Saturday, March 31, 2012

when it lasts longer than eighteen months

We have history, long ago and far away in a place and time I don't even know how. It would be silly to think I fell in love with him just by something he said. Silly but true. It could have something to do with how very early in my existence, so early it contains my grandfather's face, I fell in love with stories. Then later, much later, after my grandfather's face only existed as a photograph or a memory, when this new guy told a story I would fall immediately in love.

I did. It's silly. I admit it.

Of course there are/were others. There has to be since there is too much love to be focused on just one. How could anyone ever stand so much love? Surely he would crumble under the pressure. Then he wouldn't be able to tell a story which is crazy since that is why I fell in love. So, yes, there are other loves. many loves. I am a whore for stories.

Still I must tell you something of which I could never be proud. I hate to pick favorites 'cause I want to love everyone just the same but this guy, he stands out. Maybe because he gives a glimpse of a place I have never seen. It could be that he seems to politely share without asking anything of me. I favor telling you it is like we are in a bar, a dark one and we're the only two there. Maybe it's been a tough week, it's late and he says something to the bartender which I overhear and then I chuckle and add something to the conversation and he smiles and before long I have moved closer, pulled up a stool right next to him and he begins.

a story.

More from Etgar can be found here of course.

Today I am grateful for storytellers.

Also, I am going home to collect some stories for us. Be back in a few days.

Friday, March 30, 2012

neighborhood watch

For you, a day in the life of my front yard. You can click on any of the images to see them in light box.

I am grateful to live in such a beautiful and kind place.

Thursday, March 29, 2012

genetic predisposition

Yo, Slater.

These photos.


those poor boll weevils

It was beginning to look like the Save the Boll Weevil campaign she started years ago. Then there was that one time she thought it would be great to open a bed and breakfast in Phuket. She almost had her friends convinced until one of 'em saw a cannibalistic headhunter program on National Geographic. Years later she was thankful for that when the tsunami hit.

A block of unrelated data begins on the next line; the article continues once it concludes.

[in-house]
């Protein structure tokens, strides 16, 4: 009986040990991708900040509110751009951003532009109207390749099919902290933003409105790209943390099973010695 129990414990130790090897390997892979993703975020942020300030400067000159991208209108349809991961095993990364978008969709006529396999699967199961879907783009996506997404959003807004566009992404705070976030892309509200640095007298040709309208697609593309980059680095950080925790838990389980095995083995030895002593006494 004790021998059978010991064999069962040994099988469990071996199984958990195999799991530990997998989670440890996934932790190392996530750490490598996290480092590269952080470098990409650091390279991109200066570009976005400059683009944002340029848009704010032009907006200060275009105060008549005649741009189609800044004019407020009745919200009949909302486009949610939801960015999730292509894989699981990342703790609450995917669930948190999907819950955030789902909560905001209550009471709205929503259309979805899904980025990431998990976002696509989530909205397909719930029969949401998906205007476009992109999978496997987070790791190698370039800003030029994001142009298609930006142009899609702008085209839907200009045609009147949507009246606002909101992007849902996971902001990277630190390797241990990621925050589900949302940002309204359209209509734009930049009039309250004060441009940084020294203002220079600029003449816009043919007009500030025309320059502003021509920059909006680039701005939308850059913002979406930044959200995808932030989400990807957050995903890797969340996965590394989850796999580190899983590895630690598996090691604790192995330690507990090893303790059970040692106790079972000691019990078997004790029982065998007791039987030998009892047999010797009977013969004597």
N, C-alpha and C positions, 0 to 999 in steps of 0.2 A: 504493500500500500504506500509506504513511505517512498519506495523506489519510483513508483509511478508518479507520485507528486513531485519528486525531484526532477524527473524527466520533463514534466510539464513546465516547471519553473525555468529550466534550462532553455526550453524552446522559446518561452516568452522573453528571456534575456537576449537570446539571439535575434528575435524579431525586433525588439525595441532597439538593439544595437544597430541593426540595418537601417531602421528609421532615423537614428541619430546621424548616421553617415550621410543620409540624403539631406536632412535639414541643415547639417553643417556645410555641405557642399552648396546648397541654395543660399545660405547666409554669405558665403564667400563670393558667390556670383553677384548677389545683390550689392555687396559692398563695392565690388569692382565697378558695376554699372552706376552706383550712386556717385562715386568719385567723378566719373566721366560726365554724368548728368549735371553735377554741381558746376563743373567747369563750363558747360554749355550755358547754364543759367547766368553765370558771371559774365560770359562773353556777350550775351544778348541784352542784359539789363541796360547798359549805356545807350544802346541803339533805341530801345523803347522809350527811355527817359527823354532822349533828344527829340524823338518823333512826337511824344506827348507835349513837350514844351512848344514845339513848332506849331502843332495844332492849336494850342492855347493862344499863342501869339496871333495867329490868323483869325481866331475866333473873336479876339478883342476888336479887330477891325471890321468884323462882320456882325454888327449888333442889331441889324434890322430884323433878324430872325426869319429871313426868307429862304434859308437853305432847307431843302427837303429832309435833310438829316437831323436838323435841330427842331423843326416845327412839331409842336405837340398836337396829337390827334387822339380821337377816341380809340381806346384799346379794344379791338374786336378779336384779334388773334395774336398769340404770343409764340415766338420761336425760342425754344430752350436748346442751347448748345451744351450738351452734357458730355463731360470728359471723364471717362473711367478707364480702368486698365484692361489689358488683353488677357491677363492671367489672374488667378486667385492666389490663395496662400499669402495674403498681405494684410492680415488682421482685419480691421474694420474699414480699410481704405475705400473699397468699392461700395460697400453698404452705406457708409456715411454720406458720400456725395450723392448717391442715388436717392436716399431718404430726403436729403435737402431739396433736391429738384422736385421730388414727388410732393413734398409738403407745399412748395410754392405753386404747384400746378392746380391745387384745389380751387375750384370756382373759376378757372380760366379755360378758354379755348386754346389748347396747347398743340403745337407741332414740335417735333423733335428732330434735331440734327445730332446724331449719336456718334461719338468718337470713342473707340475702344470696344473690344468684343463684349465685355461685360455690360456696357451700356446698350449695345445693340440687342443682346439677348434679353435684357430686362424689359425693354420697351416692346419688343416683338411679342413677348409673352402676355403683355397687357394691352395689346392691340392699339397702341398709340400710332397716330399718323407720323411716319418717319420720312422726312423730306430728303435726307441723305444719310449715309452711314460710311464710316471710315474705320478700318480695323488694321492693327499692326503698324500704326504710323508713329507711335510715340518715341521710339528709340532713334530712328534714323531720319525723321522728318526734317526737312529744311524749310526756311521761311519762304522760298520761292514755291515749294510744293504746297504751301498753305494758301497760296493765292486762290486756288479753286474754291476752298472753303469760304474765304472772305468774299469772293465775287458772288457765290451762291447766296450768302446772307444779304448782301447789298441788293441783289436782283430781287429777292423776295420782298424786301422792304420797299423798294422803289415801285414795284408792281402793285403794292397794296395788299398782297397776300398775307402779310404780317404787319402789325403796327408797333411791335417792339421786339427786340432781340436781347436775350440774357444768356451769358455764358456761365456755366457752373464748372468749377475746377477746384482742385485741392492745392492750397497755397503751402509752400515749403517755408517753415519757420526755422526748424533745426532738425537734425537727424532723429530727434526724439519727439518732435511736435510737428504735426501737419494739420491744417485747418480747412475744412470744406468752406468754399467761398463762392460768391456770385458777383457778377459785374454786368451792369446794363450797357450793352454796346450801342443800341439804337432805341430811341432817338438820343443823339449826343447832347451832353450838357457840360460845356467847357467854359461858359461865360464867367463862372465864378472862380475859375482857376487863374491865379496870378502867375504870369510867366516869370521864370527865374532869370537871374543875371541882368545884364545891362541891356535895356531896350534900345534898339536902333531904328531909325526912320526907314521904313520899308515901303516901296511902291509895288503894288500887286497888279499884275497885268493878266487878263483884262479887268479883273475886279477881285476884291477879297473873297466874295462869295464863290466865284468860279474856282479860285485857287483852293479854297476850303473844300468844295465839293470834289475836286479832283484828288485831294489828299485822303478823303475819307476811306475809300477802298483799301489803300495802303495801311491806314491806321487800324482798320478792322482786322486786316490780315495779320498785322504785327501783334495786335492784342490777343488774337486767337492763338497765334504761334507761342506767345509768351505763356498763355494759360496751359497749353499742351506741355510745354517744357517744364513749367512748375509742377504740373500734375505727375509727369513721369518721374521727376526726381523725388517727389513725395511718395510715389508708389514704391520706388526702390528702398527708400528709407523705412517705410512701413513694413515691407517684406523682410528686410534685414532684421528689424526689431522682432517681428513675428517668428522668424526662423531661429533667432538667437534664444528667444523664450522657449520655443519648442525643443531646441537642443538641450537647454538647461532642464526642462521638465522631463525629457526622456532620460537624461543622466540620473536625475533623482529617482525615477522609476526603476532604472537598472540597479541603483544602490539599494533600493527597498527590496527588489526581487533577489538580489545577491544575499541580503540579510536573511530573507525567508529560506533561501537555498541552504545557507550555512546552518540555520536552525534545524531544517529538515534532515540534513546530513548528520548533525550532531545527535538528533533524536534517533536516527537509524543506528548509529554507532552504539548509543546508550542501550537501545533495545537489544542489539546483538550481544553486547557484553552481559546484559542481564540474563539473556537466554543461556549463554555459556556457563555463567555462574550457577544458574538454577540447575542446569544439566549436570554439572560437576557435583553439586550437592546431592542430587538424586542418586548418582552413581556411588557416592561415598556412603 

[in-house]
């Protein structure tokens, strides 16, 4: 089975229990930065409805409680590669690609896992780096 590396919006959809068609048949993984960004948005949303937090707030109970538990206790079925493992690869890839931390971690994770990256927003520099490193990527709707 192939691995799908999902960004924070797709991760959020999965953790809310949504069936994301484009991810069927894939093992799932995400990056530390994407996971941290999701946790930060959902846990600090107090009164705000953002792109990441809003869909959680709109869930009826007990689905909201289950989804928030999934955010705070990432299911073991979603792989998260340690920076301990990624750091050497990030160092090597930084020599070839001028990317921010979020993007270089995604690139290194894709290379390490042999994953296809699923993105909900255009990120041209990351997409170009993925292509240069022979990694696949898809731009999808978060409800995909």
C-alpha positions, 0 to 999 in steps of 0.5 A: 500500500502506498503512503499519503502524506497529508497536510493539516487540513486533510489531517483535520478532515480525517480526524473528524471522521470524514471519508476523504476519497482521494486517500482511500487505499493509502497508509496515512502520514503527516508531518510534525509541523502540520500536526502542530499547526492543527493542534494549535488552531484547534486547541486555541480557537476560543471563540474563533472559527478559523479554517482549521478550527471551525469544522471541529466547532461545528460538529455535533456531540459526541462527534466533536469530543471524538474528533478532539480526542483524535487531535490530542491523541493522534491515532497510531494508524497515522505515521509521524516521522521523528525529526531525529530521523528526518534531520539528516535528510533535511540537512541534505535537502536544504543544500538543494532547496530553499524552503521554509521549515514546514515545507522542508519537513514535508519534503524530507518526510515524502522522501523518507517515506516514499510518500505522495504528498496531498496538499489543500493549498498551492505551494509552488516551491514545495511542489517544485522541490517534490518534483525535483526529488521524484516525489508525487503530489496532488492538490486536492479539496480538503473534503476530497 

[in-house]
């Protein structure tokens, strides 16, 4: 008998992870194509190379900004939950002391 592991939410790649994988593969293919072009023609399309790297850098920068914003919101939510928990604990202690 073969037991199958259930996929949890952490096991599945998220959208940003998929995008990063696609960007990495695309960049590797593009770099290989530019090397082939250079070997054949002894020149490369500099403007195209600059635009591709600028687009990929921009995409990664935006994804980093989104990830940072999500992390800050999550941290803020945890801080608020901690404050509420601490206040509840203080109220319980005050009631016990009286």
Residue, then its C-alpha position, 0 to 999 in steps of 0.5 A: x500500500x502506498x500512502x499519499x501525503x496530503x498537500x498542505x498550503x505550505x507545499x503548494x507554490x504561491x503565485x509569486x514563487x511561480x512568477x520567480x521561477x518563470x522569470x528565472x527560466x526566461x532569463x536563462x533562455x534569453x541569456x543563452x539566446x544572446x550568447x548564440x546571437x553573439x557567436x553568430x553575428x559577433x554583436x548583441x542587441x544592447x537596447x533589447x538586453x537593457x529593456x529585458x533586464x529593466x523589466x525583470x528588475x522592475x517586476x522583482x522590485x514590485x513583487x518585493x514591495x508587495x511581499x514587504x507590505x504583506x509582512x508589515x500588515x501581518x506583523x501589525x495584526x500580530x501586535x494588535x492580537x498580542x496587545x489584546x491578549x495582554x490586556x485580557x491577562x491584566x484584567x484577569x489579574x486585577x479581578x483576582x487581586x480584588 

Still, she wondered, was it she had no follow through. Soon the alarm was blaring and she rolled over to turn it off. There it was in a frame on the bedside table, the first thing she saw every day. A picture of Vince Lombardi with that famous quote,

The difference between a successful person and others is not a lack of strength, not a lack of knowledge, but rather in a lack of will.

Today was gonna be her day. She would make it that way. After the shower she would put on one of the Save the Boll Weevil t-shirts. It was all the shirts she had left so she would find herself grateful for that campaign. Even if it never took.

Today I am grateful for humor.

Wednesday, March 28, 2012


Miss Margaret's Tree, Water Color 24 x 20
Grace Estes Henderson, Artist

Who collects art? I've asked more than a few people a couple of times.

Easter at the Gee Place, Oil on Canvas 16 x 20
Anne Hughes Sayle, Artist

More than buying a piece because it matches the sofa or purchasing a work when it compliments a theme, is it that the collector has somehow connected to the artist's view either by desire or memory? I always said it was the story but it is so visual.

Does that mean your most common art connoisseur is a man?

Stampede, Acrylic 24 x 30
Grace Estes Henderson, Artist
Just a Balancing Act, Acrylic 14 x 14
Grace Estes Henderson, Artist

There are times no matter how hard I try I can't escape what I think so when Josh asked me to watch Pollock years ago I had a hard time getting past Jackson's neglect of his wife. Just a couple of months ago I watched this and developed a new appreciation for who that guy must have been.

Grace? She sees art as an expression of the soul and the mind, which she says is simply fun.

When selling anything it always made sense to say, Who is my buyer, what do they want? The best thing I saw in Pollock was he didn't care. My opinion is if he had it would have ruined his work so that is where I connect with him and that is how I know if I had a billion zillion dollars I might have a Jackson Pollock in my home.

Deauville, Oil on Canvas 11 x 14
Anne Hughes Sayle, Artist

I accept that I am a novice.
Seriously, what do I know? Nothing about brush strokes.
My sense of color? Absent. My Aunt Wanda picked the paint for the walls in my house and they would never change unless she told me to do so.

Picnic, Oil on Panel 11" x 14" (cypress frame)
Anne Hughes Sayle

It is maybe only what we as individuals see. That must be why it is so difficult at times for an artist and why so many of them are typically starving. Not because they fear telling their story but because maybe they have found it is one of the few things they truly want to do.

Do you think in order to do it right they had to forget who their audience could be?